Hudson bomber crash site confirmed on Annapolis Valley farm

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News Article / November 18, 2016

By Major (retired) Chris Larsen

During the Second World War, Royal Air Force (RAF) Station Greenwood was the home to 36 Operational Training Unit (OTU), a school that trained pilots, observers (later called navigators) and wireless operators/air gunners (WAGs) to operate as a fully-formed crew. This was the last stop in a long training process before crews were shipped overseas to join the war.

RAF Station Greenwood opened for business in early 1942 – 2017 marks the 75th anniversary the station, now 14 Wing Greenwood – with the Lockheed Hudson serving as the workhorse aircraft for the school.

The small twin-engine bomber was a common sight in the skies of Nova Scotia and many older residents remember the plane making frequent landings and take-offs – colloquially known as circuits and bumps – at the airfield.

Norma Stoddart now owns a farm in the Harmony area in Nova Scotia’s Annapolis Valley where this story takes place. On an early summer’s day in 1942 – only four months after 36 OTU had opened, Norma’s future husband Glen was shearing sheep. He was used to the incessant drone of the Hudsons as they flew low over the farm in preparation for landing. All seemed normal, when yet another aircraft approached and flew over his head. He was about to witness a horrific scene.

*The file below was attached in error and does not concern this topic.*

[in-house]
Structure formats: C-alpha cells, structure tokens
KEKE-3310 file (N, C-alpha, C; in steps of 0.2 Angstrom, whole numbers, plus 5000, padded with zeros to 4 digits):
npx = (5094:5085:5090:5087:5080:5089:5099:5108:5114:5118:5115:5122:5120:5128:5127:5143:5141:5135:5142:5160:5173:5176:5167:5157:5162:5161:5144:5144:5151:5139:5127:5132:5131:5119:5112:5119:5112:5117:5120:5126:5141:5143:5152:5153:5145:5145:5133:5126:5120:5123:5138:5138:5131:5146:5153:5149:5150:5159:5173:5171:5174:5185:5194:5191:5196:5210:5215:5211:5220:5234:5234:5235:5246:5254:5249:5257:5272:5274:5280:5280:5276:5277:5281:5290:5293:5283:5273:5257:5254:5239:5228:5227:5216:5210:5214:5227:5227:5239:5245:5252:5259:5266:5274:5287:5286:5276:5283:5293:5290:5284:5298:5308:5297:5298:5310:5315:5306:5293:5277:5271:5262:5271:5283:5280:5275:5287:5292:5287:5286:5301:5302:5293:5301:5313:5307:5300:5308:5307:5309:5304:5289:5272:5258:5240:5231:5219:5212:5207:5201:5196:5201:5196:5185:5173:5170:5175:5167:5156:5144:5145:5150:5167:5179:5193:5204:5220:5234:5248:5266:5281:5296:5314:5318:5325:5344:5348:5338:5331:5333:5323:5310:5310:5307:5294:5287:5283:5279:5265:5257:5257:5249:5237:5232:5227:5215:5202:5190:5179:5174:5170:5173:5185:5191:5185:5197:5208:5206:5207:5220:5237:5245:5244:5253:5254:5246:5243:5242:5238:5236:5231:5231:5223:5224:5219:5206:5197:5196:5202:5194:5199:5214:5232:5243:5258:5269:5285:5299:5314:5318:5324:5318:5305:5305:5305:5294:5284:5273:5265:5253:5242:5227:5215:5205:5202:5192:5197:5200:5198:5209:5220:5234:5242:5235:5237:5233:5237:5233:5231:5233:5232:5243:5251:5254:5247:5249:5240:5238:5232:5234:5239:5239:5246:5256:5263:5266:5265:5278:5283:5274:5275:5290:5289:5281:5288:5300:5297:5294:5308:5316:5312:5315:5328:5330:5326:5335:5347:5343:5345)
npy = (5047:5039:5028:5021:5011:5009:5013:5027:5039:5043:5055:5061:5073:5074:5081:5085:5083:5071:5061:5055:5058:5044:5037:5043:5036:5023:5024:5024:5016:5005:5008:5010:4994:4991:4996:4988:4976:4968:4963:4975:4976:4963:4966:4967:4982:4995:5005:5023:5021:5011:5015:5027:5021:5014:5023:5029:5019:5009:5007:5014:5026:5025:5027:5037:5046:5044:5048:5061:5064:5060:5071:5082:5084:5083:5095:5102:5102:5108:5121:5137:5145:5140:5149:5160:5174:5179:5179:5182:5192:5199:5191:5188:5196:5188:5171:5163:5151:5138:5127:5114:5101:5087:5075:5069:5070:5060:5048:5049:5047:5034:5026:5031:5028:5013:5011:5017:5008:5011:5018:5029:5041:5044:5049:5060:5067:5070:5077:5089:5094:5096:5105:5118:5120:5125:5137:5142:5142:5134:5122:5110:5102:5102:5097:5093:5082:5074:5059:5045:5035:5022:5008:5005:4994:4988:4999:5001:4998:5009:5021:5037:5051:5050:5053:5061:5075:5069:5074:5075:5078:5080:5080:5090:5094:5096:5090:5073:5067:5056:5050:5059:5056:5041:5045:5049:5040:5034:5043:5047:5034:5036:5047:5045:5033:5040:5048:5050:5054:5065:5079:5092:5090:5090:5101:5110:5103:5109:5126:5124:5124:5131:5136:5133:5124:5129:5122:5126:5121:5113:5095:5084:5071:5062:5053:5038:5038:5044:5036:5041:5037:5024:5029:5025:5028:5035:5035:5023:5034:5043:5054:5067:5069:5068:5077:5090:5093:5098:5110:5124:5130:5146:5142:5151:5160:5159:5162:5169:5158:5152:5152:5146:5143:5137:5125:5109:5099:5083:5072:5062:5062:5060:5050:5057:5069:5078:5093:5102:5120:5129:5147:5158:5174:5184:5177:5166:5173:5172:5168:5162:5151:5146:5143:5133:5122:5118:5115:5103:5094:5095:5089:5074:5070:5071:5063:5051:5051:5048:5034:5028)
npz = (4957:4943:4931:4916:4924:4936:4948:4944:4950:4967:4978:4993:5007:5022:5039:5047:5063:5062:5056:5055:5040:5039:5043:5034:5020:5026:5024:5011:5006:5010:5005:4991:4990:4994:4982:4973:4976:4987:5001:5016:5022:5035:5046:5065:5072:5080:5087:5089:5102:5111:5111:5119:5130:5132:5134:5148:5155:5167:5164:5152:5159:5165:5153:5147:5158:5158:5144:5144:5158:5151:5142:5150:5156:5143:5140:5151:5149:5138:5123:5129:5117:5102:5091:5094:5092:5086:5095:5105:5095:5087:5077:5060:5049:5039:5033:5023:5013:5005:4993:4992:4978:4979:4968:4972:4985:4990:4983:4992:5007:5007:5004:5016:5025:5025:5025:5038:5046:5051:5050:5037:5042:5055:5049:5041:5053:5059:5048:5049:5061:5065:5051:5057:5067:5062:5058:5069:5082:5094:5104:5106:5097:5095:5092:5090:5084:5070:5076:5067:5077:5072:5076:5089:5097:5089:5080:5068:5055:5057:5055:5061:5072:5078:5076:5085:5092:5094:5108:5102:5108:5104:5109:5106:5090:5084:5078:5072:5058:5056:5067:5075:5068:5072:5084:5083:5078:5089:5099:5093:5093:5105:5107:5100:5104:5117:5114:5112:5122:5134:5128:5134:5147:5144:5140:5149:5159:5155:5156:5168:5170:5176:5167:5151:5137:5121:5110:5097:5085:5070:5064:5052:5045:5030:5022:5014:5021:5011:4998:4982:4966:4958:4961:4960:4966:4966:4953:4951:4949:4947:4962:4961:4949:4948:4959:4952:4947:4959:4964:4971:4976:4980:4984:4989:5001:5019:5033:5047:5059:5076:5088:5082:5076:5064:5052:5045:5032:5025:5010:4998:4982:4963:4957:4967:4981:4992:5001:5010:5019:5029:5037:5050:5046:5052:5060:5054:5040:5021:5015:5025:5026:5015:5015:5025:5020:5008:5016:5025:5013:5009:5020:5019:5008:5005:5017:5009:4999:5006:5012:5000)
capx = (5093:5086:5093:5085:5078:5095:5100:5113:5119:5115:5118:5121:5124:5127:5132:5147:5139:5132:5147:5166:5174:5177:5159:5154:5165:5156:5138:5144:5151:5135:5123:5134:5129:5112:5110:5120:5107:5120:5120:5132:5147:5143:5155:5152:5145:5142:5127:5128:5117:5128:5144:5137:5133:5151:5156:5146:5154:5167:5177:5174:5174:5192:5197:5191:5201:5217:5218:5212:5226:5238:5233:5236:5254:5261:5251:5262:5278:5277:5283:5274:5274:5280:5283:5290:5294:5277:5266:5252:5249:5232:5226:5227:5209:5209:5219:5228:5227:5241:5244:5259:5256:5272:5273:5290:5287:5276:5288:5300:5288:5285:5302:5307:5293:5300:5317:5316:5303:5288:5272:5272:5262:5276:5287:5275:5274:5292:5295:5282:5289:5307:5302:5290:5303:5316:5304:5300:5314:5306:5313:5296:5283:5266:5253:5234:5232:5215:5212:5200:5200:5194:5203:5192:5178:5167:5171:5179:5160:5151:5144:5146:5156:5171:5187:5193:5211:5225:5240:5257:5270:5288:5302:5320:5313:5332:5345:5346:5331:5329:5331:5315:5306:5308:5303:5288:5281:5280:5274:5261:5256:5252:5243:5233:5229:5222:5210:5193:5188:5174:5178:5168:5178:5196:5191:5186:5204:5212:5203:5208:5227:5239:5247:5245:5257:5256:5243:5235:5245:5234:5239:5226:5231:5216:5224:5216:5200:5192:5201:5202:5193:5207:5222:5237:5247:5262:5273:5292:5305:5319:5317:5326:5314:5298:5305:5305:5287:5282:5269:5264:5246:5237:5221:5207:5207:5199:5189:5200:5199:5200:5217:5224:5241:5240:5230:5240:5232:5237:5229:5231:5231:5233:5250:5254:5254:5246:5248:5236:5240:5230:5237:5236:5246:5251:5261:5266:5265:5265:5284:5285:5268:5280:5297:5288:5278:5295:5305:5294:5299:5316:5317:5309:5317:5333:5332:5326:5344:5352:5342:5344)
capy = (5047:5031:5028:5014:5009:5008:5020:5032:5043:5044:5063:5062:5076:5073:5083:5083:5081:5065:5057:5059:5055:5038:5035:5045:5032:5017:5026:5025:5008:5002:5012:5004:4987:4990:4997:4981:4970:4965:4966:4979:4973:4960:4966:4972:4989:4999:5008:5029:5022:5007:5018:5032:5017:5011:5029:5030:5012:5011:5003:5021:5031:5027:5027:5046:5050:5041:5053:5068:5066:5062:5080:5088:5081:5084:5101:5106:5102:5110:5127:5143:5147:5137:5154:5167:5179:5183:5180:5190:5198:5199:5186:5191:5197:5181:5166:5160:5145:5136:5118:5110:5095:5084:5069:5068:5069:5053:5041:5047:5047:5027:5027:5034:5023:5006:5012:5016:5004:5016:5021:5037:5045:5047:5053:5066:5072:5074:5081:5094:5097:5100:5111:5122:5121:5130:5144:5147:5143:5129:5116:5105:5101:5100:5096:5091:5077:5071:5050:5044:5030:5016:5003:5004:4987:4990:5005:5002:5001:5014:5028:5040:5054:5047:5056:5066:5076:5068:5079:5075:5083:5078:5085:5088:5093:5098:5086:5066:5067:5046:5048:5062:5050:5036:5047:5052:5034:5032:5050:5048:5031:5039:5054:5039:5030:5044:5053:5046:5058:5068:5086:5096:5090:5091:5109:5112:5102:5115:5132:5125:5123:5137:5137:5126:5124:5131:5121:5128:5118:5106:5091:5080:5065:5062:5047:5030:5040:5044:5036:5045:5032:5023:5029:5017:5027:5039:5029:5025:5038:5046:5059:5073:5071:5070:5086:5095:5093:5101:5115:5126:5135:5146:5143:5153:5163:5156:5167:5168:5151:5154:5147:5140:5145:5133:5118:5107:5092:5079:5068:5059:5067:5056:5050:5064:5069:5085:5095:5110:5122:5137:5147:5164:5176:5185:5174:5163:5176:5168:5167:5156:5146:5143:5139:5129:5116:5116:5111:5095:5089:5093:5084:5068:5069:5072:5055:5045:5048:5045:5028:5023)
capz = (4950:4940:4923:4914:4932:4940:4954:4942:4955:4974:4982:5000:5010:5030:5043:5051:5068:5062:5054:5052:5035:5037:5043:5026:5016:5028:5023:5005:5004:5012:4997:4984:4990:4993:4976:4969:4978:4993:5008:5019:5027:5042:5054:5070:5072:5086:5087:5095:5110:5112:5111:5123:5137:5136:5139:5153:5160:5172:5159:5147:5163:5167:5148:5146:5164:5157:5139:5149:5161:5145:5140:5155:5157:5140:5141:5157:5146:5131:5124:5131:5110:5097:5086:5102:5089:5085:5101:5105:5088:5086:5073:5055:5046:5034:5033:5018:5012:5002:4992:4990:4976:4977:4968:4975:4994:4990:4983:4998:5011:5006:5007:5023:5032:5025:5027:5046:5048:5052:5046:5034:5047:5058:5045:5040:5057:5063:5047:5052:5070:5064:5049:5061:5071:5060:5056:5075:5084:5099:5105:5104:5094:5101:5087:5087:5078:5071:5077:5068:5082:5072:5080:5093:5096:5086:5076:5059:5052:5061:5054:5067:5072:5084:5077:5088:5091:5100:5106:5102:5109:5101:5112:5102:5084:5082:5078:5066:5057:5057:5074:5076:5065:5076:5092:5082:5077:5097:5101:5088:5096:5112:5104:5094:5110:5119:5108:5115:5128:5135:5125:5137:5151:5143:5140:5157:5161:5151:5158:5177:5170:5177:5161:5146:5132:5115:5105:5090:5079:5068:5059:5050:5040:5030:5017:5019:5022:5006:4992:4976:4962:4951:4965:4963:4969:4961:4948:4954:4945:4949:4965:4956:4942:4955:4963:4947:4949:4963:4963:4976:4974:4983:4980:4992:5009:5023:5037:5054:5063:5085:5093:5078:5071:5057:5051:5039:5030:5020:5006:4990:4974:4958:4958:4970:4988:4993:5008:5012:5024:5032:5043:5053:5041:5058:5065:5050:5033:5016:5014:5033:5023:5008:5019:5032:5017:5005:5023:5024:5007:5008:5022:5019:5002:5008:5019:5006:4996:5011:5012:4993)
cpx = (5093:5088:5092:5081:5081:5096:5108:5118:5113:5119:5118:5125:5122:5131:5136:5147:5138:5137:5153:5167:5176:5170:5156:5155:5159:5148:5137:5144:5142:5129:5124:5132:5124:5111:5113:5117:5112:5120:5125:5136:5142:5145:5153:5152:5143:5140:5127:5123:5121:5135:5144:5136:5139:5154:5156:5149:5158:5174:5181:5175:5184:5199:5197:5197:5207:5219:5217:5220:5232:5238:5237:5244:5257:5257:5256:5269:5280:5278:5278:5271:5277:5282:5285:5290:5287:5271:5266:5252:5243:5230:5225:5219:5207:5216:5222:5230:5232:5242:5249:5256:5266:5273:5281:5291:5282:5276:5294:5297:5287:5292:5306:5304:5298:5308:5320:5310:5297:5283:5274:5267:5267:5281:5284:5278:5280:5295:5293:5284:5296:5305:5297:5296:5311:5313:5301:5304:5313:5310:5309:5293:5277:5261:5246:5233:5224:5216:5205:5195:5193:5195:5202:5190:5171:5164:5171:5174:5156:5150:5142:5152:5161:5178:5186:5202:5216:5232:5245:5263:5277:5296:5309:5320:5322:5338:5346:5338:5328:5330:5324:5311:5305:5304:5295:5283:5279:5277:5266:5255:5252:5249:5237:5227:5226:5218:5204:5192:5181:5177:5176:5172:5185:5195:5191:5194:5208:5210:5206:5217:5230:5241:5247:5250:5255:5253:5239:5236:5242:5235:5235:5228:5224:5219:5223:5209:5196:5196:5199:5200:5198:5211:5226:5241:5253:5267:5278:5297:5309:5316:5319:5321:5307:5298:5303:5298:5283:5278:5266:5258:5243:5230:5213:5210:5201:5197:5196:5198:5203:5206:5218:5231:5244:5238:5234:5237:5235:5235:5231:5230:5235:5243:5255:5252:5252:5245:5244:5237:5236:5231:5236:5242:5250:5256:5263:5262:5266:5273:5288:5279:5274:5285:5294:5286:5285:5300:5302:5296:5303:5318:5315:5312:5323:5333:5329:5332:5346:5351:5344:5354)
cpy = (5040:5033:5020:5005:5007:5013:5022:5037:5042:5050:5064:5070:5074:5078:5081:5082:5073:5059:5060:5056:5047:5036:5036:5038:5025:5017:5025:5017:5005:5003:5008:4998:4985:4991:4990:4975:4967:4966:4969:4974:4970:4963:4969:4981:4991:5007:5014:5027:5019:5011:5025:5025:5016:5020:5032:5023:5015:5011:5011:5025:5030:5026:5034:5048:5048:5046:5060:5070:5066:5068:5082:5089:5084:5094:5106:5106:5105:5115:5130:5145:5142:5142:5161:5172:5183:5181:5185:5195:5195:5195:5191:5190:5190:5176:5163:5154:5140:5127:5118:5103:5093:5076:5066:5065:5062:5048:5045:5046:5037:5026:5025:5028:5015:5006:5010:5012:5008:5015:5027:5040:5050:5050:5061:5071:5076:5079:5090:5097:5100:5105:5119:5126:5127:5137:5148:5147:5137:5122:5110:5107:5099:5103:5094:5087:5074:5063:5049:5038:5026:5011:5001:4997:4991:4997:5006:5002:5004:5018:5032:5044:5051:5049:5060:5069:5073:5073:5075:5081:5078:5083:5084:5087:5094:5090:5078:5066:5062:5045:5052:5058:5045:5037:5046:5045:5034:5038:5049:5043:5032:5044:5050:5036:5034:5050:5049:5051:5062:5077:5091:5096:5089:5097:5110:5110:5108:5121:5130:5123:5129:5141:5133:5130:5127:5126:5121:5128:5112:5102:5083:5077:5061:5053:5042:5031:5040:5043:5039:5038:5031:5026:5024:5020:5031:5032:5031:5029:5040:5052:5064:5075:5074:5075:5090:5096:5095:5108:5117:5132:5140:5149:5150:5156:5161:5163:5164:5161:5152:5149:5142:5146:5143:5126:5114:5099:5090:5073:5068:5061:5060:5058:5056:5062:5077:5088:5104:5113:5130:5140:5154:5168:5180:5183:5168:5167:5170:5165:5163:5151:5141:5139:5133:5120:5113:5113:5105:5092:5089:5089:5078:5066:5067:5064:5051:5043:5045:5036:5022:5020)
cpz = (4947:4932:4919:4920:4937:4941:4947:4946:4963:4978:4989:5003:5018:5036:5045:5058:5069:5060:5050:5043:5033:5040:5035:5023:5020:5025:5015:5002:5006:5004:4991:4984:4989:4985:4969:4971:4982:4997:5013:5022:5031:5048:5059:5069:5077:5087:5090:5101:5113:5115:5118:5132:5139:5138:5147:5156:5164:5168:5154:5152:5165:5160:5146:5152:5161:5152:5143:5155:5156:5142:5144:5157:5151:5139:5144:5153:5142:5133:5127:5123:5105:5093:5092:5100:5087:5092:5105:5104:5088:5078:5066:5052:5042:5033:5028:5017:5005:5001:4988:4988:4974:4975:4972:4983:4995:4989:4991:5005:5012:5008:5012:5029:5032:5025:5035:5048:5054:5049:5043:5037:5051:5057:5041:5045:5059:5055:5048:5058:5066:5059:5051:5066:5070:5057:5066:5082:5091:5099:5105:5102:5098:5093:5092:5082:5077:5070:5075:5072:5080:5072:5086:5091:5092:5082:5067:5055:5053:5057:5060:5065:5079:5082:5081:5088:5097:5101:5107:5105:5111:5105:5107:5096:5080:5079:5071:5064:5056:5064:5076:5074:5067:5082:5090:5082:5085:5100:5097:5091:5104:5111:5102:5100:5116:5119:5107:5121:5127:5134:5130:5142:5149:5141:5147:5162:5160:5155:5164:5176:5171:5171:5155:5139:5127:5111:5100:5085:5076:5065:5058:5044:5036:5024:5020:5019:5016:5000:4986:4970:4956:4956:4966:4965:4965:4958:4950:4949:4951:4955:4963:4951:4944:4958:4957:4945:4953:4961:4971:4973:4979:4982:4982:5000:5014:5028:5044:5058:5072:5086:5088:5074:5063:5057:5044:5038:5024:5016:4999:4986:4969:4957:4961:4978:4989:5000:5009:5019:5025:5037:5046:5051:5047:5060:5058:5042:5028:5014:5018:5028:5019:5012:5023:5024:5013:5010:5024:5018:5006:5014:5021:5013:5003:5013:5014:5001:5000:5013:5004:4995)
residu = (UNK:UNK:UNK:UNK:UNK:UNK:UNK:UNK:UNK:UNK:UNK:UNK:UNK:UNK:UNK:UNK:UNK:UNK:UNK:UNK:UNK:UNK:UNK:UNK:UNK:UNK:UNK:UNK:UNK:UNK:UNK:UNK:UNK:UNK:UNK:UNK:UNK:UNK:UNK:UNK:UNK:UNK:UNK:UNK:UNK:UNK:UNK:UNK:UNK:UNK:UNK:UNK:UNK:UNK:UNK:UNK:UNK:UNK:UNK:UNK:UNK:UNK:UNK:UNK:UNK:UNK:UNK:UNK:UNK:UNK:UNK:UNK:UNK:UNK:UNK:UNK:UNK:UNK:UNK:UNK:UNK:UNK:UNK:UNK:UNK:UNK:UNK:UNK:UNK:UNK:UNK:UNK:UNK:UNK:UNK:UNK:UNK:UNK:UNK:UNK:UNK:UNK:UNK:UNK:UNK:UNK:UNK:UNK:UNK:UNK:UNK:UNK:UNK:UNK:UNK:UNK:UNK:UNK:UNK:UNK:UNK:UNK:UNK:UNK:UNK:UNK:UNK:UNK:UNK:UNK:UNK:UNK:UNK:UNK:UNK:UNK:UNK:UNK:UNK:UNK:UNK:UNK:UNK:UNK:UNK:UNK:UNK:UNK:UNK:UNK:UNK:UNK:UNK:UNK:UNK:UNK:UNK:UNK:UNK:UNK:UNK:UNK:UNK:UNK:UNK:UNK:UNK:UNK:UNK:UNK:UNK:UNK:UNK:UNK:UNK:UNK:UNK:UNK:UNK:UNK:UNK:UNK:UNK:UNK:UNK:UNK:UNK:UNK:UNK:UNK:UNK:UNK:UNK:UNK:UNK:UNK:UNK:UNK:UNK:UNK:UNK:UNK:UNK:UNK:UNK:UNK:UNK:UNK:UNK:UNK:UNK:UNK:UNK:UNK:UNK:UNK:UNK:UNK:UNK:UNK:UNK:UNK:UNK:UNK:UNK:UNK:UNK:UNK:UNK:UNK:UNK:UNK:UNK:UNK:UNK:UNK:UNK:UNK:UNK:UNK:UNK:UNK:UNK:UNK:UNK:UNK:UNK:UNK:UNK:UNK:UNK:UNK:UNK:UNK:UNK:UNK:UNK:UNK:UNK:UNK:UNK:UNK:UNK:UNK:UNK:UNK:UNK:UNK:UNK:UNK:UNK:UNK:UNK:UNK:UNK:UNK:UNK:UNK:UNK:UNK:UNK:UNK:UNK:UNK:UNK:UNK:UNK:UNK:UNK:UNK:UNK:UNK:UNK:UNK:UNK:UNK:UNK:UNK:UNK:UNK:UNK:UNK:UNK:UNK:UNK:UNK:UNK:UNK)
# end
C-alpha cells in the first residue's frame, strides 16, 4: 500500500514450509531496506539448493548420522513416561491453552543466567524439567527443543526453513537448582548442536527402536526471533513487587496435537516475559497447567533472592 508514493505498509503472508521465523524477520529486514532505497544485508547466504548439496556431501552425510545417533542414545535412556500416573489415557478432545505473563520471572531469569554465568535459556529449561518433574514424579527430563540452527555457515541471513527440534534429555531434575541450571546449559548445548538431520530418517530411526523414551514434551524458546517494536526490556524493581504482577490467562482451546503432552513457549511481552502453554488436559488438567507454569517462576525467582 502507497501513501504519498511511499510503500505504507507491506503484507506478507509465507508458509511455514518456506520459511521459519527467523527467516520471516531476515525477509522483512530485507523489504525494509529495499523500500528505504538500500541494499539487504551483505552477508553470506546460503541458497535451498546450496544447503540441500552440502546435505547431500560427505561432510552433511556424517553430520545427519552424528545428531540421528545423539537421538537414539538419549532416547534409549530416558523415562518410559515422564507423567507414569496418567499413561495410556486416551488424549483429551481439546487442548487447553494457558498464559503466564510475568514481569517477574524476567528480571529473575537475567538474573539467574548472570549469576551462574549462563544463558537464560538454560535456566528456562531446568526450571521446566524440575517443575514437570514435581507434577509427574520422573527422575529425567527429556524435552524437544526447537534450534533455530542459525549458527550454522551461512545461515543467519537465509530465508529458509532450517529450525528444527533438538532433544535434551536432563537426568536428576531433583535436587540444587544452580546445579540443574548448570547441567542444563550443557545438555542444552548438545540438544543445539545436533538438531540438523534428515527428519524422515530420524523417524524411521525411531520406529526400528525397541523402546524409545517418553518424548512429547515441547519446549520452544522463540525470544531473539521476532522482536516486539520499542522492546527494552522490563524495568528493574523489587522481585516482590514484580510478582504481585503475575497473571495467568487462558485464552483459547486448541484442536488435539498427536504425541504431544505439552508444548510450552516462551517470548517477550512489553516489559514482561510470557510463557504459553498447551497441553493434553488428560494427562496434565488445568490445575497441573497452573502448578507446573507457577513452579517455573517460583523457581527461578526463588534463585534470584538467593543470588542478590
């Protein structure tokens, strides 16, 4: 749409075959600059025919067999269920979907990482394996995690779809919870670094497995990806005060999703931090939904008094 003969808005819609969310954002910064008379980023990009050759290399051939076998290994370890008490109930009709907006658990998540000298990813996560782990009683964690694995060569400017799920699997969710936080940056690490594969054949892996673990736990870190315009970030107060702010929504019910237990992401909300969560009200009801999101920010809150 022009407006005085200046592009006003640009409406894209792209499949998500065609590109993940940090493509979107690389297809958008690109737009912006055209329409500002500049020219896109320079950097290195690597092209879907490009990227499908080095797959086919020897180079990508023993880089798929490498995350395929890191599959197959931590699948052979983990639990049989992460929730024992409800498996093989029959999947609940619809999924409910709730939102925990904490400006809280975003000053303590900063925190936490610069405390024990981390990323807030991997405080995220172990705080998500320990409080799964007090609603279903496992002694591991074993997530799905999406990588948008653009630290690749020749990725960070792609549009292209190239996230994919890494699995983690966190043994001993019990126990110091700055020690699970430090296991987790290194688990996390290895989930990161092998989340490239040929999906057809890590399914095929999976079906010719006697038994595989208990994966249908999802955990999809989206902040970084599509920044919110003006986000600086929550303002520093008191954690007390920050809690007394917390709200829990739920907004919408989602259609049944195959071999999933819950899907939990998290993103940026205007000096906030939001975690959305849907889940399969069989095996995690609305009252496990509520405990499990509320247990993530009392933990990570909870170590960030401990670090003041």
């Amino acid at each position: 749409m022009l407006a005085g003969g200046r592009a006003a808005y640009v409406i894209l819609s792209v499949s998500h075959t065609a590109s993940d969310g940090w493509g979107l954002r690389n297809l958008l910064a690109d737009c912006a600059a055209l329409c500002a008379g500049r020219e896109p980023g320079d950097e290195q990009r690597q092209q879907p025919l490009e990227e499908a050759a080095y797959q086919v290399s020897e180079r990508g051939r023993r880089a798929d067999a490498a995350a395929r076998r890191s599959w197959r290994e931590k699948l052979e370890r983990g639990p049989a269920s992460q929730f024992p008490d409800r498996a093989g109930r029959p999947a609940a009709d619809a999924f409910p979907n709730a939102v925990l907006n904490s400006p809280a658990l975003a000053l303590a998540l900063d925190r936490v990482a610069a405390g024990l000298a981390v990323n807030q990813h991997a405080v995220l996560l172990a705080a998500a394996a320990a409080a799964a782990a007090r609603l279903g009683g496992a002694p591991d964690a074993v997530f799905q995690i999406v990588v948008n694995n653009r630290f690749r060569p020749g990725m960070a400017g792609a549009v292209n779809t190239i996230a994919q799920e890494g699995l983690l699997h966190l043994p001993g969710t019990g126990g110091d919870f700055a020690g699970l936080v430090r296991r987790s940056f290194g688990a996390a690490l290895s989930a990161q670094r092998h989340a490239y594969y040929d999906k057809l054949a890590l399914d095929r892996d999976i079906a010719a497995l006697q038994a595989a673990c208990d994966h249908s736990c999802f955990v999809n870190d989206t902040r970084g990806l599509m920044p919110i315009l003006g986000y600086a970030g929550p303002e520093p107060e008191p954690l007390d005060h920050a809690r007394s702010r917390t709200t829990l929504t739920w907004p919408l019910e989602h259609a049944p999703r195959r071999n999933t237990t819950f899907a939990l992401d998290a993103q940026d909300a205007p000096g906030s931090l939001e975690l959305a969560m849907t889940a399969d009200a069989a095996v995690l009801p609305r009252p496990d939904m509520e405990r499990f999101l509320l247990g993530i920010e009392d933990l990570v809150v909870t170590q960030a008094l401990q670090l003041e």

On June 25, two pilots on this particular Hudson were well into a training session, practicing their flying approaches on a single engine. One of the engines was on idle, a maneuver that trained the pilots to handle the bomber when it was more sluggish (since only one of the engines was producing thrust). It is not known what actually occurred, but the crew lost control while the plane was flying low and slow. Unable to pick up speed, the aircraft was doomed.

Glen watched as the Hudson bomber crashed to the ground and then burst into flames only a few hundred yards from his home. Pilot Officer Claude Wynter Arthur Blick of the Royal Australian Air Force and Sergeant Jack Nettleton Hopkinson of the Royal Air Force Volunteer Reserve (RAFVR) presumably died instantly.